Series 10 Preview: Cubs vs. Reds
Left-handed rookie Tony Cingrani has been a star in the Reds’ rotation. (Photo by Andy Lyons/Getty Images)
Most expect the Reds to challenge the Cardinals for supremacy in the NL Central this season, but there are concerns about whether Cincinnati has enough depth to carry them through the inevitable injuries every team endures. Despite a remarkably healthy 2012—each member of Cincy’s front five made 30 or more starts—the injury issue came to the fore early in 2013. Cleanup hitter Ryan Ludwick’s dislocated shoulder will keep him out until after the All-Star break, and ace Johnny Cueto went down on April 15 with a strained lat. As Cubs fans know from waiting out Matt Garza, lat injuries can take a while to heal. The bullpen has also been hit hard, as key set-up men Sean Marshall and Nick Masset have both spent time on the DL (Masset was transferred from the 15-day DL to the 60-day on April 21). If this injury trend continues, it remains to be seen whether the Reds can sustain another playoff run in 2013. The Reds head into Wrigley one game over .500 (15-14), but just 2.5 games behind the first-place Cardinals.
4.4 Runs Scored/Game, 6th in the NL
Power has long been this lineup’s calling card, but the Reds’ team slugging was around league average in the first month. Jay Bruce and Zack Cozart are both off to slow starts, while Chris Heisey hasn’t performed well in place of Ludwick. Former MVP Joey Votto was initially on pace to draw more than 200 walks, but some scouts fret he could be getting too selective for his own good. On the positive side, Brandon Phillips got off to a hot start, and Todd Frazier’s power numbers indicate he’s recovered from last season’s September swoon. The injury to Ludwick, combined with questions about Shin-Soo Choo’s ability to play center field regularly—despite his impressive offensive output—have fed speculation the Reds might bring up speedster Billy Hamilton. After stealing 155 bases in the minors in 2012, Hamilton is expected to be the biggest stolen-base threat in baseball since Vince Coleman.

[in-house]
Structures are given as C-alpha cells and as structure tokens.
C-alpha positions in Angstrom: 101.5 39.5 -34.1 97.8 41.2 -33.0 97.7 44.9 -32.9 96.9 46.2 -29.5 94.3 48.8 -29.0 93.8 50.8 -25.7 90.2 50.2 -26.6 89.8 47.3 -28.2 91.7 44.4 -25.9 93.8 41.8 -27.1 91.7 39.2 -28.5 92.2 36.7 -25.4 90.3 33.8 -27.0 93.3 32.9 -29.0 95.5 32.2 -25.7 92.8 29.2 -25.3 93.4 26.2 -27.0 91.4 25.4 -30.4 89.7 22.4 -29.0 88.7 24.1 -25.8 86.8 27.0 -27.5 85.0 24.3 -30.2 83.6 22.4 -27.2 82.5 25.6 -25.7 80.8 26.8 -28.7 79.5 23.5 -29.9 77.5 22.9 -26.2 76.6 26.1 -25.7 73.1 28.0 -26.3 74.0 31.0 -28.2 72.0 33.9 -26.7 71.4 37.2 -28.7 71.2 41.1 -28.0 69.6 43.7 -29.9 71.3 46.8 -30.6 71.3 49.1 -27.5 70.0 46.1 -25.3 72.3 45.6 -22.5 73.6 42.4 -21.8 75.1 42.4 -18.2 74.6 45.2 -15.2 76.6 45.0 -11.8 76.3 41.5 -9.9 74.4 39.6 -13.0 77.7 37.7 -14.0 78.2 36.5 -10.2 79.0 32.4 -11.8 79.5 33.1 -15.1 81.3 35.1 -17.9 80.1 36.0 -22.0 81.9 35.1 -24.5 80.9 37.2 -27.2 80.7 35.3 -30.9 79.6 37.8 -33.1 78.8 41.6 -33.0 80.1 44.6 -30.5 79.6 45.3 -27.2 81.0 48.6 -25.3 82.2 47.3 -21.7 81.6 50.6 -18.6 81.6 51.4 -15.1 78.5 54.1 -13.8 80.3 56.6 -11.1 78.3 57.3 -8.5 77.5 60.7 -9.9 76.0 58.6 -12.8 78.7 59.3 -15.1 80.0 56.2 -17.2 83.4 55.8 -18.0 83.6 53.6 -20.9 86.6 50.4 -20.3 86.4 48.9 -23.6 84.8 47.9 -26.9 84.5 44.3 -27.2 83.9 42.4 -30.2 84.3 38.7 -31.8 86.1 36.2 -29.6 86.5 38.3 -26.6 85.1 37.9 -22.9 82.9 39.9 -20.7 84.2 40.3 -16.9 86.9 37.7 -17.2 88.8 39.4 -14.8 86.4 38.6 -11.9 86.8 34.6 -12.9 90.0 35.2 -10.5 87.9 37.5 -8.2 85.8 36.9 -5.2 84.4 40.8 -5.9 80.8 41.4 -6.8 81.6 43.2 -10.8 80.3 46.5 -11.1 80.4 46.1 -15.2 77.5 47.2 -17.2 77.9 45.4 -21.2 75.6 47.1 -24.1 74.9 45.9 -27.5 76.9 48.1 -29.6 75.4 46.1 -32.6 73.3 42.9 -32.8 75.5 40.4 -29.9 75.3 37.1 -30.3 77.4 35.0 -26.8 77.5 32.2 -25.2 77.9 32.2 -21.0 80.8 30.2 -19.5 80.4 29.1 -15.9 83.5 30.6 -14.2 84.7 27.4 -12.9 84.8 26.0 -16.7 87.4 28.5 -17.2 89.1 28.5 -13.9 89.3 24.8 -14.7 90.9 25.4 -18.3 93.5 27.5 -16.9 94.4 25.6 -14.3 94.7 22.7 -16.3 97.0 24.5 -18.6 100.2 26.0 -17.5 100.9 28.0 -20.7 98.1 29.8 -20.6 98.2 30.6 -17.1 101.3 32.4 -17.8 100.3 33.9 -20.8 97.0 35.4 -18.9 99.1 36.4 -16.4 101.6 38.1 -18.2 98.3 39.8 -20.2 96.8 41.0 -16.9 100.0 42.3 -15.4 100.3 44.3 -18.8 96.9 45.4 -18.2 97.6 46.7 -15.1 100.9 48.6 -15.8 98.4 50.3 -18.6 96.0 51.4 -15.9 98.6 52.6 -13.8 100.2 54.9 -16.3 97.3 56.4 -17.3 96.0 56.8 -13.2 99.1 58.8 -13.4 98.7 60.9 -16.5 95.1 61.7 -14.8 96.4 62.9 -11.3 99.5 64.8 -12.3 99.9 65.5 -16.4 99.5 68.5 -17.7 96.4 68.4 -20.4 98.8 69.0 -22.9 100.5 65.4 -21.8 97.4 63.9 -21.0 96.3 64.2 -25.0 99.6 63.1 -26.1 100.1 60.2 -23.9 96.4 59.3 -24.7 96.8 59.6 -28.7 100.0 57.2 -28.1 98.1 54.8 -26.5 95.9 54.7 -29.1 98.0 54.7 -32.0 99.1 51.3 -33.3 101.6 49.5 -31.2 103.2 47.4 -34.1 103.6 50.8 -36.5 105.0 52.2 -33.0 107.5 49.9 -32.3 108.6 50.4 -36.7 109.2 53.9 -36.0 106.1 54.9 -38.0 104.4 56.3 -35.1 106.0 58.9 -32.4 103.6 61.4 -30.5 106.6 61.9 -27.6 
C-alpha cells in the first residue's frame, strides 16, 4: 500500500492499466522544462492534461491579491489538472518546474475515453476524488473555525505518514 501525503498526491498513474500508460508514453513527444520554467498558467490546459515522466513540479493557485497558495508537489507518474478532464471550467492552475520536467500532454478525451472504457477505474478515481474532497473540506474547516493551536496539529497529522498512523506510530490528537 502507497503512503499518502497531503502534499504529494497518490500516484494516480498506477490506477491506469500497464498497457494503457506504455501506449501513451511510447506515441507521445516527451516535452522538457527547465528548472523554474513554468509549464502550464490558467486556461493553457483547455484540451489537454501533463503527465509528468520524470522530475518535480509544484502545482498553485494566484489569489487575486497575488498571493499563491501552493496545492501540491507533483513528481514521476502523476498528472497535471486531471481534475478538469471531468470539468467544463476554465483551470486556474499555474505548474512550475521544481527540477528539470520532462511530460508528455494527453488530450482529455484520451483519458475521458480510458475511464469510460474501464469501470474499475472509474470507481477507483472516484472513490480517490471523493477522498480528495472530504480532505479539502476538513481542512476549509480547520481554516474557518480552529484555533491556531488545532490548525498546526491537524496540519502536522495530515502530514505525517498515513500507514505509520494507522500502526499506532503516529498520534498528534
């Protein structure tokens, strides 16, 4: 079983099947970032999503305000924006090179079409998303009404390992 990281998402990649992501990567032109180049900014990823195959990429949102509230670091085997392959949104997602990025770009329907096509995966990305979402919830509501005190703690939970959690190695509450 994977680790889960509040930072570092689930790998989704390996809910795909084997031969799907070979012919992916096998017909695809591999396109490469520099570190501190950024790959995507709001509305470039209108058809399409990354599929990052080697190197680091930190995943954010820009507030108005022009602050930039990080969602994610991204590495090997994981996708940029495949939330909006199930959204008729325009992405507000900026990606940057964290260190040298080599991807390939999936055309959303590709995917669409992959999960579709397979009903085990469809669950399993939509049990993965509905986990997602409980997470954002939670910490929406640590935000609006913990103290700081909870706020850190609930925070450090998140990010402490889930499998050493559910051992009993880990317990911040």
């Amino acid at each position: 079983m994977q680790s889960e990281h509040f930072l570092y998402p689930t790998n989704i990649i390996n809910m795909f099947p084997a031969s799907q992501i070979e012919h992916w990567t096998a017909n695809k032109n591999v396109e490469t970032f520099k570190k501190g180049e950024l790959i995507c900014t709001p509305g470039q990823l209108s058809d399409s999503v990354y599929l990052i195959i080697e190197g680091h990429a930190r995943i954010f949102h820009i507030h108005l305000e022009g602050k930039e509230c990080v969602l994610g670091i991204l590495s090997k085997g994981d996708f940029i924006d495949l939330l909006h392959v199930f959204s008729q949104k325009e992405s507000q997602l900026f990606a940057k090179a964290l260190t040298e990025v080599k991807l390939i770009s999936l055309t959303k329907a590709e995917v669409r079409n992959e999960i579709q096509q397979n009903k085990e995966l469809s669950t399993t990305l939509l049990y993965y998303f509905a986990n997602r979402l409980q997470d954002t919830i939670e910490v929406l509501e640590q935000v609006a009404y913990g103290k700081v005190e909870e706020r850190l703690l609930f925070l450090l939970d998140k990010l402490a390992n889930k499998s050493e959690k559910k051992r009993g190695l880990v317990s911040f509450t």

3.6 Runs Against/Game, 3rd in the NL
The major controversy this spring was whether Cincinnati would really move the Cuban Missile, Aroldis Chapman, and his triple-digit velocity into the rotation. After considerable debate, they decided to leave him at closer, which gives them a distinct in-game advantage compared to the other relief corps in the division. But that decision could also cost them in the long haul, especially with Cueto out for an indefinite amount of time. The good news is the other rotation regulars behind Cueto have all been strong. Sunday’s starter Mat Latos and Homer Bailey look like All-Stars early on while rookie and Saturday’s starter Tony Cingrani has picked up where Cueto left off. Mike Leake (Friday’s probable pitcher) continues to pitch well, and Bronson Arroyo’s nine flavors of junk consistently chew up innings while providing winnable ballgames. The Reds will need that kind of consistency as they wait for the lineup to start producing like it should. Manager Dusty Baker is not one to make a lot of in-game moves to the ’pen, so his club’s fortunes may rest on how far his rotation can take them.